Company run by Frist's brother made $630m deal two days before he announced he would be leader

John Byrne

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Bill Frist, it seems, needs a doctor.

The Senate's plaintive Southern physician -- envisioned as the Republicans’ antidote to a seemingly racist Trent Lott -- is hemorrhaging political capital. The doctor who so memorably assuaged a terrified nation in the wake of the 2001 anthrax attacks is now dancing to a dangerous duet of swirling stock probes.

Today, a RAW STORY investigation has turned up more intrigue surrounding Senate Majority Leader Bill Frist's affiliation with his family's booming for-profit hospital chain, HCA.


Just two days before Sen. Trent Lott (R-MS) stepped down as Majority Leader in 2002, the company Frist's father started quietly settled a massive Medicare fraud lawsuit for $630 million. The eleventh-hour deal -- brokered with Justice Department attorneys after a seven-year court battle -- was made as Frist (R-TN) secured the necessary votes to assume the Senate's top post.

Those close to the case tell RAW STORY that top HCA executives were scheduled to be deposed the following month. Frist's brother, Thomas Jr., would have been forced to go on the record during the opening days of the senator's tenure as leader.

The timing of the agreement could raise further questions about Frist's ties to the company. Given that the Justice Department had been investigating HCA since 1993 -- some 120 months -- the coincidence of a settlement date so close to Frist's leadership election is striking.

Whether Tennessee's most renowned cardiac surgeon is telling the truth about his ties to the company his brother steered through a massive federal fraud investigation could have bearing on an investigation into whether he had inside information when he sold his shares in June.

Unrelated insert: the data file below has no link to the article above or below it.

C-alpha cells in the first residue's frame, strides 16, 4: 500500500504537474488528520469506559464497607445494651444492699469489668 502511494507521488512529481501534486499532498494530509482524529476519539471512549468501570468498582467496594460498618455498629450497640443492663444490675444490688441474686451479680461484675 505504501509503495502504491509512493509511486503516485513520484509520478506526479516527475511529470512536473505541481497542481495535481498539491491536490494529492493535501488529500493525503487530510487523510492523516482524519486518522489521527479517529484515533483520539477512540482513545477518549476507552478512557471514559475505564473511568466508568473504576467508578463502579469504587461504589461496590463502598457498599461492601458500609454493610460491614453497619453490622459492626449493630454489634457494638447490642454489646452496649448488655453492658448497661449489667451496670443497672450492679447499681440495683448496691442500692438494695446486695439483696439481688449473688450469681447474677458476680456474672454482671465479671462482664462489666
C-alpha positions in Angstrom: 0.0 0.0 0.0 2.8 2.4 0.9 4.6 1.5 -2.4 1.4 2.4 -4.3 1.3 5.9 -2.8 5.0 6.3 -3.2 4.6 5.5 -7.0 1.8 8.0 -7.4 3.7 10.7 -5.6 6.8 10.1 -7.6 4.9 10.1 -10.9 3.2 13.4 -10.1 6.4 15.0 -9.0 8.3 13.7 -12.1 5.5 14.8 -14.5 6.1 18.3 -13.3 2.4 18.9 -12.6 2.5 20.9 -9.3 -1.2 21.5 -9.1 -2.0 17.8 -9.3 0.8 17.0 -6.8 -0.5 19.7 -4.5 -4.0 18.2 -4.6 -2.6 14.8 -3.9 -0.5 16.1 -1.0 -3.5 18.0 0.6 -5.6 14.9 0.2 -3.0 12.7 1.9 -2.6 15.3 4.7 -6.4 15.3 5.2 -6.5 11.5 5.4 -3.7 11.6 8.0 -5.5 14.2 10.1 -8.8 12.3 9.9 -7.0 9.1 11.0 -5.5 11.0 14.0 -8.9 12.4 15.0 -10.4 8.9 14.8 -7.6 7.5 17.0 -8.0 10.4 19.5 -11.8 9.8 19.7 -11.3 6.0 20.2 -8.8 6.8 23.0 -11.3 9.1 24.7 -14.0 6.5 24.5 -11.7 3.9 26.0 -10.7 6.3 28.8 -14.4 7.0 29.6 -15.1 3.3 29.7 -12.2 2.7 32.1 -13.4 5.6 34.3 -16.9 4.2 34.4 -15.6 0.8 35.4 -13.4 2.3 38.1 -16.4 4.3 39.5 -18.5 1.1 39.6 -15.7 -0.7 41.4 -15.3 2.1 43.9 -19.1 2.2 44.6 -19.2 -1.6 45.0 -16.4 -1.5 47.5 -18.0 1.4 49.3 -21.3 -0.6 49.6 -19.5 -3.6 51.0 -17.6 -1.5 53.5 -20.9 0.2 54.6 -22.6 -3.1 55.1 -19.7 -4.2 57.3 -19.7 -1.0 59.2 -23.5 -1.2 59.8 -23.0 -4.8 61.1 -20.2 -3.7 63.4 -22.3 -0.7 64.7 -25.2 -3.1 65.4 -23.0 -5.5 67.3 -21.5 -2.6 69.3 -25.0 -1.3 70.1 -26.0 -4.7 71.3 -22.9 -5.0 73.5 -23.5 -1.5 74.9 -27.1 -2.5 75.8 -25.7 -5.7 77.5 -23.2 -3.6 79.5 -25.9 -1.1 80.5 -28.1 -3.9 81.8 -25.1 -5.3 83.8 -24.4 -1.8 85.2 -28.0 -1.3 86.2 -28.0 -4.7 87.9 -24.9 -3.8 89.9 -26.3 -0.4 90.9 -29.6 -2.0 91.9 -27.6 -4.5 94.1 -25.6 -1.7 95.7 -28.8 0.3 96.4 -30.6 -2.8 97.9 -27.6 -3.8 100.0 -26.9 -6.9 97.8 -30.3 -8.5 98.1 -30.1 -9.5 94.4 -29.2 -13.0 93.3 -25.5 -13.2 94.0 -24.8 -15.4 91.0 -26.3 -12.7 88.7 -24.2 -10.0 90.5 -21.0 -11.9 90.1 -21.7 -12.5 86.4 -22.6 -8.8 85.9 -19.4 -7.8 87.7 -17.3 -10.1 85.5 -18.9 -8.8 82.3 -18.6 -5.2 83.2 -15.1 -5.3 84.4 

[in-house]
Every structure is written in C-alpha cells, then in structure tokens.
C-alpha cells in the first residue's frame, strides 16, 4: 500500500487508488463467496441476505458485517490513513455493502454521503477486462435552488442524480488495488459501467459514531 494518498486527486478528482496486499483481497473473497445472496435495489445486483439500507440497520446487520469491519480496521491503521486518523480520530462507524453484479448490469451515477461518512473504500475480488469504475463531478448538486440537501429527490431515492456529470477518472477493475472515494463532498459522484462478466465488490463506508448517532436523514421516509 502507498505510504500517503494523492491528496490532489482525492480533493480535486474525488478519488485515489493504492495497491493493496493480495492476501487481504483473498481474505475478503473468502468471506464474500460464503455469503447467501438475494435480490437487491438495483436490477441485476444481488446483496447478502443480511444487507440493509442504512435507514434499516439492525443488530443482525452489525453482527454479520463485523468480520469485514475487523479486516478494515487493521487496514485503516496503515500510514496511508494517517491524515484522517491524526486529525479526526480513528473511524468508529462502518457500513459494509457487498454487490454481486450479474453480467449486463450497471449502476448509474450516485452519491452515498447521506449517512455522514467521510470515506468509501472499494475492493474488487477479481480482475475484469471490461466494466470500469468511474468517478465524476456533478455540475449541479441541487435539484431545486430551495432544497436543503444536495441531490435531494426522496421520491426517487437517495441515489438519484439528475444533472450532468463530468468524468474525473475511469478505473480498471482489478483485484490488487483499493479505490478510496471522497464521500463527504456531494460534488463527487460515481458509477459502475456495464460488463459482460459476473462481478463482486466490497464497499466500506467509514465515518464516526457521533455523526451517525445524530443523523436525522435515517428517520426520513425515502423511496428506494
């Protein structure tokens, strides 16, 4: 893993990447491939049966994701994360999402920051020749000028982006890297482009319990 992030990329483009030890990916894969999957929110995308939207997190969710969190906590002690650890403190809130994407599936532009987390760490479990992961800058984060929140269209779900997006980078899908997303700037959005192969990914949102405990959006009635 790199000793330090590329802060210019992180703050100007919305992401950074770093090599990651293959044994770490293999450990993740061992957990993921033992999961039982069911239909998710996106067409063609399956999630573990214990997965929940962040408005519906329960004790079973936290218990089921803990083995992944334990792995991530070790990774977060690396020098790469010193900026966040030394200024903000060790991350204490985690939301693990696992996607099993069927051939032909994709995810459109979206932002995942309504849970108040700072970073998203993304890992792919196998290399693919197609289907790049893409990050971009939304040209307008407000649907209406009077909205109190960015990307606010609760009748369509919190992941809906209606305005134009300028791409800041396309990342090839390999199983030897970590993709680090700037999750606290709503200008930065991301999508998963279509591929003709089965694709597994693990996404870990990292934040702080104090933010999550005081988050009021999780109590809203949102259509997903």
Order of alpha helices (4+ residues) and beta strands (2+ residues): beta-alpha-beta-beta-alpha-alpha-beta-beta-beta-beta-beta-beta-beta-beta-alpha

Frist spokewoman Amy Call vehemently denied that the senator had been in any way involved.

"Senator Frist has never worked for HCA," she told RAW STORY. "He never worked for a HCA hospital."

HCA did not return a call seeking comment.

A troubled company's money funds a senator

It was the nation's largest for-profit hospital conglomerate -- started by Frist's father and until recently run by Frist's brother -- that paved the ambitious Senator's way from Vanderbilt University's operating room to Capitol Hill. The company's stock made up most of the doctor's wealth; he spent $3.4 million of his own money in his 1994 Senate campaign.

That wealth, however, has become a thorn in the senator's side.

Frist sold his HCA shares alongside company insiders this July, two weeks before the firm issued a disappointing earnings forecast. Last week, the U.S. Attorney for the Southern District of New York subpoenaed the company with regard to Frist's sales. On Wednesday, the Securities and Exchange Commission upgraded its probe of Frist's possible insider trading to a formal investigation.

All in the family

HCA was founded by Frist's father, Thomas, in 1968. His brother, Thomas Jr., ran the company through troubled waters in the 1990s and after a short stint as vice-chairman following a merger, returned to become chairman. In the late nineties, the 300-hospital company was the seventh largest employer in the United States.